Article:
Vaikuntha Ekadashi

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Vaikuntha Ekadashi
Vaikuntha Ekadashi observed at ISKCON, Bangalore
Observed byVaishnavas
SignificanceVishnu's victory over Murāsura
Opening of the gates of Vaikuntha
CelebrationsTemple celebration, rituals
Datedhanu māsa, śukla pakṣa, ekādaśī tithi

Vaikuntha Ekadashi (Sanskrit: वैकुण्ठ एकादशी, lit.'Eleventh day of Vaikuntha') is a Hindu occasion and festival. It is primarily observed by Vaishnavas, who regard it to be a special ekadashi. It coincides with Mokshada Ekadashi or Putrada Ekadashi. It is observed on the 11th lunar day of the waxing lunar fortnight of the solar month of Dhanu.[note 1] This falls between 16 December and 13 January in the Gregorian calendar.


The origin of Vaikuntha Ekadashi is mentioned in a legend of the Padma Purana. There was once an asura named Murāsura, who was a nightmare to the devas, owing to a boon he had received from Brahma. They sought the assistance of Vishnu, who fought against the asura in a battle, but were unable to defeat him. He travelled to a cave called Simhavati in the vicinity of Badarikashrama, where he was pursued by Murāsura. There, Vishnu summoned Yogamaya, a goddess created from his divine energy, who slew the asura. Vishnu, who was pleased, offered the goddess the epithet 'Ekadashi', and declared that she would be capable of vanquishing the sins of all the people of earth.[1] In Vaishnava tradition, it is held all those who observe a fast on the occasion and worship Ekadashi would attain Vaikuntha. Thus came into being the first Ekadashi, which was a Dhanurmasa Shukla Paksha Ekadashi.[2]

According to a later story, there was once a Vaishnava king of Ayodhya called Ambarisha, who always maintained his vow of fasting for the occasion. Once, after three days of fasting for the occasion, he was about to break his fast, when the sage Durvasa appeared at his city's gates. The king received the sage with honour, and offered him a meal, which the latter accepted, but went first to perform his ritual ablutions. Even as Ambarisha waited for a long while, the sage did not return, and the auspicious moment of breaking his fast approached. He faced a dilemma: If he did not break his fast before the day was over, the act of his fasting would not bear fruit; However, if he ate a single morsel of food before Durvasa returned, that was regarded as disrespectful. He decided to simply sip some water, which broke his fast, but was hoped to not prove to seem insulting to the sage. Durvasa was infuriated when he returned, and tore a clump of hair from his head, which was sent charging to attack the king. The Sudarshana Chakra of Vishnu intervened to destroy the clump, which then proceeded to chase the sage. Durvasa fled, attempting to seek the protection of Brahma and Shiva, but the two deities denied him refuge. Finally, Durvasa begged for his life from Vishnu himself, who informed him that his salvation lay at the hands of his devotees. Accordingly, Durvasa sought forgiveness from Ambarisha, and was saved.[3]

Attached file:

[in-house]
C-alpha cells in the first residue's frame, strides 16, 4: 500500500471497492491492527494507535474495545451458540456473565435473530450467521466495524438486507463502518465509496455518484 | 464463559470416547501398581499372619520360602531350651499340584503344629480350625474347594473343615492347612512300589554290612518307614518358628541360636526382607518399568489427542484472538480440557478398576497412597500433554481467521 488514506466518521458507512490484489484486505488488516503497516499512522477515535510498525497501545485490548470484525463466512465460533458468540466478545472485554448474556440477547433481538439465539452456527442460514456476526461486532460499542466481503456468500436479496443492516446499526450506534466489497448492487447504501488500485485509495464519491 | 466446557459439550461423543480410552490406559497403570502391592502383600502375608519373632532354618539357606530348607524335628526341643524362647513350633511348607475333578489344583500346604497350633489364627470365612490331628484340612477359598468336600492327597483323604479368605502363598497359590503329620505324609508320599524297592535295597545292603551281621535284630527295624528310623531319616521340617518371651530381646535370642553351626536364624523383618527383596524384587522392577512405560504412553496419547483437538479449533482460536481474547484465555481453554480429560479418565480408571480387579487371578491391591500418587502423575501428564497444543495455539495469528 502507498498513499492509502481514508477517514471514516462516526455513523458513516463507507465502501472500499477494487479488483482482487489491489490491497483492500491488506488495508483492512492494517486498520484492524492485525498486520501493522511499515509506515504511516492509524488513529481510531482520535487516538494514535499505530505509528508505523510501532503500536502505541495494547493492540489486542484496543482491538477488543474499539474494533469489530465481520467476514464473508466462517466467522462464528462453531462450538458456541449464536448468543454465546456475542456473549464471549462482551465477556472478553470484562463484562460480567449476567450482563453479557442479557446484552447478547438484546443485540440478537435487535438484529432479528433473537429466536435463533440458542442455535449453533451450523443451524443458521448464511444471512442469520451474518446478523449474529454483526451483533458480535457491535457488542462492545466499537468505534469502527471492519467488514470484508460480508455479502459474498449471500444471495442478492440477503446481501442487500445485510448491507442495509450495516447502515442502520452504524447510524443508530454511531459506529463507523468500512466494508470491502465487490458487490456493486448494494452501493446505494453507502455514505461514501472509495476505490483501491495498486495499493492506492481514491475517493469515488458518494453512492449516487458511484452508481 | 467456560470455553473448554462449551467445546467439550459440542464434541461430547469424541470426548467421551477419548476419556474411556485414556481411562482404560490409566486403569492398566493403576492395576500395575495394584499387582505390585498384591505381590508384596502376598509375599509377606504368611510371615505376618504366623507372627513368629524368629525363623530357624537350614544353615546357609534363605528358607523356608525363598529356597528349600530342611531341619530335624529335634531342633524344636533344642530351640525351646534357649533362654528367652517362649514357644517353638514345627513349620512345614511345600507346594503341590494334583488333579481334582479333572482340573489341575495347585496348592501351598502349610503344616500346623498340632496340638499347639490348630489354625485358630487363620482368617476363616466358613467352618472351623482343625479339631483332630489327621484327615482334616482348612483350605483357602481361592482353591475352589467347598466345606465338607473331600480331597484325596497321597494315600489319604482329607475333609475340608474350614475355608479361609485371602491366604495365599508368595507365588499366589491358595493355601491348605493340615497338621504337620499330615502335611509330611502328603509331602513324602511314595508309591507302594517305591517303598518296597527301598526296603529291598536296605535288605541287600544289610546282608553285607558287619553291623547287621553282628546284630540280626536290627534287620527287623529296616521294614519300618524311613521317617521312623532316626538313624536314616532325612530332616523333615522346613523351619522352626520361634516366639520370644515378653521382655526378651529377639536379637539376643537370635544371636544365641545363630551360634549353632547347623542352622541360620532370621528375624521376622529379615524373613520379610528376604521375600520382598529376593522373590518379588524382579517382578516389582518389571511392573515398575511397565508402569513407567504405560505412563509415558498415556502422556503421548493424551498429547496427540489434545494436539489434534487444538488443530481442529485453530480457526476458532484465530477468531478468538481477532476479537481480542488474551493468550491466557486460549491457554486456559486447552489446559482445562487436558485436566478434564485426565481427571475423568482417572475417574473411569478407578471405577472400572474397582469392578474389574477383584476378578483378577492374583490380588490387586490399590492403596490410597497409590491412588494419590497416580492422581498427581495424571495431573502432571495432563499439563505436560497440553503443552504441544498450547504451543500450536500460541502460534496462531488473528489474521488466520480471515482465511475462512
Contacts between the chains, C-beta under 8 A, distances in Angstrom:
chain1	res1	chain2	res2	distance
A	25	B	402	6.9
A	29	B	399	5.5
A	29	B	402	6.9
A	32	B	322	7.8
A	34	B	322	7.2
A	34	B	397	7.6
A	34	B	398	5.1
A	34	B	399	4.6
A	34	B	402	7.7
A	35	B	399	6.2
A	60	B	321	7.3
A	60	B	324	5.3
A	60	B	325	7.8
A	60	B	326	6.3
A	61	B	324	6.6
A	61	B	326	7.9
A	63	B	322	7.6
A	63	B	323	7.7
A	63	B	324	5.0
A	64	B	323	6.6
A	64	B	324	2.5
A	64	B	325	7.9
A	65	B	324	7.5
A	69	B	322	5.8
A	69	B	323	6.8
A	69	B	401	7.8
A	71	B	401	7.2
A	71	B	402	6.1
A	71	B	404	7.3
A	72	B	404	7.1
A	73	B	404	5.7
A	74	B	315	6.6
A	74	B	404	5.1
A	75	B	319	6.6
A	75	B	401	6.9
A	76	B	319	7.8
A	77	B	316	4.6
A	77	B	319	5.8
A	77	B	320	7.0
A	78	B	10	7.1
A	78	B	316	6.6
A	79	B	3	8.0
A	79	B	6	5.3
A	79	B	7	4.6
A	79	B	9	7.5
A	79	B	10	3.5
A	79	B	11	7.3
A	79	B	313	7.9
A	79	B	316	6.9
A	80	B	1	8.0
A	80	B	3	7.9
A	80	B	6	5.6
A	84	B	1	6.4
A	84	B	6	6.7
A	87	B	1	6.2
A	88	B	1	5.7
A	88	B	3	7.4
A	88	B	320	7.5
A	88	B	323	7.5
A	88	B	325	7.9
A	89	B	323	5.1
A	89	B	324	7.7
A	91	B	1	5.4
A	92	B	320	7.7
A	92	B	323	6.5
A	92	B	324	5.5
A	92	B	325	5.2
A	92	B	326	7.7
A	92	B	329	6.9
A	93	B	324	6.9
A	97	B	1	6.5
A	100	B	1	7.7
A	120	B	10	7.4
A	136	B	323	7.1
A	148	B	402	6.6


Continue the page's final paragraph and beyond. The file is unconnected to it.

According to another legend, Vishnu opened the gate of Vaikuntha (his abode) for two asuras (demons) in spite of their being against him. They also asked for this boon: Whoever listens to their story, and sees the image of Vishnu coming out of the door called Vaikuntha Dvaram, would reach Vaikuntha as well. Temples all over India make a door kind of structure on this day for devotees to walk through.



Vaishnavas (Devotees of Vishnu) believe that ‘Vaikuntha Dvaram’ (the gate to Vaikuntha) is opened on this day. The Margashirsha Shukla Paksha Ekadashi in the Lunar calendar is known as a 'Mokshada Ekadashi.' Special prayers from the Vedas, Naalayira Divya Prabandham, Sri Vaikuntha Gadhyam, as well as the Vaikuntha Dvara Puja, Prakarothsvam (Sri Veli), Oonjal Seva (swing pooja), Oonjal Prabhandham, yagnas, discourses, and speeches are arranged at several Vishnu temples around the world on this auspicious day.

Vaikuntha refers to the abode of the Hindu preserver deity, Vishnu. Vaishnavas consider the feet of Vishnu to be Vishnupada, or Parama Padam (Ultimate feet), as it is regarded to be the realm for Vishnu and his devotees to reside in the suddha-sattva, or the supreme state of purity and goodness.[4]

In Vishnu temples, Vaikuntha Ekadashi is part and parcel of Dhanurmasam (Margaḻi) vratam and its puja. Fasting for the entire month of Dhanurmasam is practised by several Vaishnavas, including temperance and food restrictions for Sri Vaishnavas.